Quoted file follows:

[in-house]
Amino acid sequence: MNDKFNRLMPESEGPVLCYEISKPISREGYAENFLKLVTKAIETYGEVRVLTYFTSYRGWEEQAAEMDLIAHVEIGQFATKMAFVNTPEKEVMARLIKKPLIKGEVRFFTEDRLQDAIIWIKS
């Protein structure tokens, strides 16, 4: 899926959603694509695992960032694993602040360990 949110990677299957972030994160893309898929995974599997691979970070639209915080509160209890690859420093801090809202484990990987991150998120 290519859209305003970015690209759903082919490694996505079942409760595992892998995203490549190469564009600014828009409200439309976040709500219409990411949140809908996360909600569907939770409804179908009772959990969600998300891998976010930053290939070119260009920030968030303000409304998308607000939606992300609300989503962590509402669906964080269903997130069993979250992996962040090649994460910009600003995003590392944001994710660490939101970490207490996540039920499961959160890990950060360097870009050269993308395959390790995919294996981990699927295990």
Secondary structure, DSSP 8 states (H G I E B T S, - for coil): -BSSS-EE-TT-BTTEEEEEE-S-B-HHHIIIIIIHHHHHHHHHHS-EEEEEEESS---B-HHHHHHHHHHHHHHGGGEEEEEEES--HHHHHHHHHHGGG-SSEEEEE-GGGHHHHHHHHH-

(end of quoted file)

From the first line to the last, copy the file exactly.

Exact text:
[in-house]
Amino acid sequence: MNDKFNRLMPESEGPVLCYEISKPISREGYAENFLKLVTKAIETYGEVRVLTYFTSYRGWEEQAAEMDLIAHVEIGQFATKMAFVNTPEKEVMARLIKKPLIKGEVRFFTEDRLQDAIIWIKS
């Protein structure tokens, strides 16, 4: 899926959603694509695992960032694993602040360990 949110990677299957972030994160893309898929995974599997691979970070639209915080509160209890690859420093801090809202484990990987991150998120 290519859209305003970015690209759903082919490694996505079942409760595992892998995203490549190469564009600014828009409200439309976040709500219409990411949140809908996360909600569907939770409804179908009772959990969600998300891998976010930053290939070119260009920030968030303000409304998308607000939606992300609300989503962590509402669906964080269903997130069993979250992996962040090649994460910009600003995003590392944001994710660490939101970490207490996540039920499961959160890990950060360097870009050269993308395959390790995919294996981990699927295990």
Secondary structure, DSSP 8 states (H G I E B T S, - for coil): -BSSS-EE-TT-BTTEEEEEE-S-B-HHHIIIIIIHHHHHHHHHHS-EEEEEEESS---B-HHHHHHHHHHHHHHGGGEEEEEEES--HHHHHHHHHHGGG-SSEEEEE-GGGHHHHHHHHH-